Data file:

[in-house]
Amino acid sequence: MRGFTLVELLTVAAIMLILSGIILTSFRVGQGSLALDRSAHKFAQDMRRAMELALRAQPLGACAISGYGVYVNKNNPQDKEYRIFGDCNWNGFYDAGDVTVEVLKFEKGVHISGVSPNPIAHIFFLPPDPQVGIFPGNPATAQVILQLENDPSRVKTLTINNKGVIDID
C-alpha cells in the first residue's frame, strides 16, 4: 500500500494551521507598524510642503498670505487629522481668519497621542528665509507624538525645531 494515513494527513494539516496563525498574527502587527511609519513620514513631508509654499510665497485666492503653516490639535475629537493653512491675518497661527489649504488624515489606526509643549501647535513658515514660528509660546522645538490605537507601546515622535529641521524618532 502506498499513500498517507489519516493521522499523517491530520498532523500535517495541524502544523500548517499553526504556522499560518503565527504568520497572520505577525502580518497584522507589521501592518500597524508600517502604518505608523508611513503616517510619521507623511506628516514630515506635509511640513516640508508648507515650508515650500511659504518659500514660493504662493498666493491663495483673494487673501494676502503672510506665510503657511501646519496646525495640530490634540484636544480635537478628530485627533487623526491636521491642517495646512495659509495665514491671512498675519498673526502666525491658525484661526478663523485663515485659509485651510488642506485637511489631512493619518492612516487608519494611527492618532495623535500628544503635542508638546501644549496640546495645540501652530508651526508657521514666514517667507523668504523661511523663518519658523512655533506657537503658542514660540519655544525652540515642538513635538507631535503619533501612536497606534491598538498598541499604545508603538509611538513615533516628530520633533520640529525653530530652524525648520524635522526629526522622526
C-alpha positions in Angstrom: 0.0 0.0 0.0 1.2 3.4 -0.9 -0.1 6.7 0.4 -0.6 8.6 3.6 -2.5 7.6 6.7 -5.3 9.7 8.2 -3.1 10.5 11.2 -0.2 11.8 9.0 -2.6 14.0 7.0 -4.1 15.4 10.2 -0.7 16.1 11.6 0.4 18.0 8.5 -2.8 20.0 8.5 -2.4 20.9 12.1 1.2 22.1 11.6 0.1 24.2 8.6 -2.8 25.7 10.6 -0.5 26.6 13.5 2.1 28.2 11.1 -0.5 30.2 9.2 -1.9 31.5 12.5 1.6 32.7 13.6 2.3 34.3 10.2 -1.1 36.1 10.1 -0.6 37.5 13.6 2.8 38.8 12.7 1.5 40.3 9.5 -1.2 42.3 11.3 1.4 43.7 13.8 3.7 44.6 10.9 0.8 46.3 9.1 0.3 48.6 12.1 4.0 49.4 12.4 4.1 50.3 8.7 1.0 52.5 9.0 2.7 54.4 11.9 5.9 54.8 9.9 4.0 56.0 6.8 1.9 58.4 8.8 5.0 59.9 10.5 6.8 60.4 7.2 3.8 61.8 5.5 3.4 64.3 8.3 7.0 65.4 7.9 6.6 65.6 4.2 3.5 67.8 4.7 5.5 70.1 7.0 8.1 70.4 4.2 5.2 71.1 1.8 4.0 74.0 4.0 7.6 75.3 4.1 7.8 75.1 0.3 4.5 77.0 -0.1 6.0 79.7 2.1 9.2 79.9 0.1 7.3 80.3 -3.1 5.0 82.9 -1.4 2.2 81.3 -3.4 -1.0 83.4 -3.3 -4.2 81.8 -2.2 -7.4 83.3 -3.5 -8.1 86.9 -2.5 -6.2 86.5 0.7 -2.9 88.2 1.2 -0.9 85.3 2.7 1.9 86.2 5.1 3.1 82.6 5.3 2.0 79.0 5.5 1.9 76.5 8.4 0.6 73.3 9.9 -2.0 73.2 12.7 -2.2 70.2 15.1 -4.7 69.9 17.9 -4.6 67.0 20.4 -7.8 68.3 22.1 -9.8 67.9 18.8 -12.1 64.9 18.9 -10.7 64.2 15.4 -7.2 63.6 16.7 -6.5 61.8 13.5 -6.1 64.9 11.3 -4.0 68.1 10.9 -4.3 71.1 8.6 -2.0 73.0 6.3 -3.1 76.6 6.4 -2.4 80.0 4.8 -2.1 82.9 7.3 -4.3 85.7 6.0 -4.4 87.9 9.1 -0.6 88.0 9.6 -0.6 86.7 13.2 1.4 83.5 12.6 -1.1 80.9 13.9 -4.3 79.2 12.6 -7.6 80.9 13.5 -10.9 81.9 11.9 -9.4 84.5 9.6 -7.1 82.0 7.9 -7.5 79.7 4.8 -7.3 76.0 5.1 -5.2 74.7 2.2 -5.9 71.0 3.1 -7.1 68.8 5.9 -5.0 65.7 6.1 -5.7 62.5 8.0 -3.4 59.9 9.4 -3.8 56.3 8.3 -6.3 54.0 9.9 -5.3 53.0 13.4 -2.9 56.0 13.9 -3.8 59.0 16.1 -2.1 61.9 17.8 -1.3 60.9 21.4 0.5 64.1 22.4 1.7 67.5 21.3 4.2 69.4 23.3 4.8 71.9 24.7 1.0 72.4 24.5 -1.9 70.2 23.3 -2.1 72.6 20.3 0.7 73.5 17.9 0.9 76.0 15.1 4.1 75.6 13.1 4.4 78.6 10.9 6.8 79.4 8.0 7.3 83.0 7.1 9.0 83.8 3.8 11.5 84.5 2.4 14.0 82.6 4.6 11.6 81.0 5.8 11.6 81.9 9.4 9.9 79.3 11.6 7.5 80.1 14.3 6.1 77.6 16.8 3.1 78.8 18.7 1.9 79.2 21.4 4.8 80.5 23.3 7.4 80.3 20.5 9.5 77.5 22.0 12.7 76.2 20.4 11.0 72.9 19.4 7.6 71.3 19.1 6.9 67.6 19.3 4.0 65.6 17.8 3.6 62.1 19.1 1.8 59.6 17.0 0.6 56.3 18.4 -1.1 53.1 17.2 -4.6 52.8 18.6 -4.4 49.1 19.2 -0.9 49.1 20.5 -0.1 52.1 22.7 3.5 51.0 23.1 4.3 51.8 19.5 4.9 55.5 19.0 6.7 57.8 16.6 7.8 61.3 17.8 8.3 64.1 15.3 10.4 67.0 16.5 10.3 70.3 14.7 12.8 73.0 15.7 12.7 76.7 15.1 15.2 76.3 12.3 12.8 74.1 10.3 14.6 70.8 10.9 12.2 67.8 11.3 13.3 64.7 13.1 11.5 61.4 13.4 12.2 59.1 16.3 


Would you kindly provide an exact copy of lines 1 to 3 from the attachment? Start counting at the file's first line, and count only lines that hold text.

[in-house]
Amino acid sequence: MRGFTLVELLTVAAIMLILSGIILTSFRVGQGSLALDRSAHKFAQDMRRAMELALRAQPLGACAISGYGVYVNKNNPQDKEYRIFGDCNWNGFYDAGDVTVEVLKFEKGVHISGVSPNPIAHIFFLPPDPQVGIFPGNPATAQVILQLENDPSRVKTLTINNKGVIDID
C-alpha cells in the first residue's frame, strides 16, 4: 500500500494551521507598524510642503498670505487629522481668519497621542528665509507624538525645531 494515513494527513494539516496563525498574527502587527511609519513620514513631508509654499510665497485666492503653516490639535475629537493653512491675518497661527489649504488624515489606526509643549501647535513658515514660528509660546522645538490605537507601546515622535529641521524618532 502506498499513500498517507489519516493521522499523517491530520498532523500535517495541524502544523500548517499553526504556522499560518503565527504568520497572520505577525502580518497584522507589521501592518500597524508600517502604518505608523508611513503616517510619521507623511506628516514630515506635509511640513516640508508648507515650508515650500511659504518659500514660493504662493498666493491663495483673494487673501494676502503672510506665510503657511501646519496646525495640530490634540484636544480635537478628530485627533487623526491636521491642517495646512495659509495665514491671512498675519498673526502666525491658525484661526478663523485663515485659509485651510488642506485637511489631512493619518492612516487608519494611527492618532495623535500628544503635542508638546501644549496640546495645540501652530508651526508657521514666514517667507523668504523661511523663518519658523512655533506657537503658542514660540519655544525652540515642538513635538507631535503619533501612536497606534491598538498598541499604545508603538509611538513615533516628530520633533520640529525653530530652524525648520524635522526629526522622526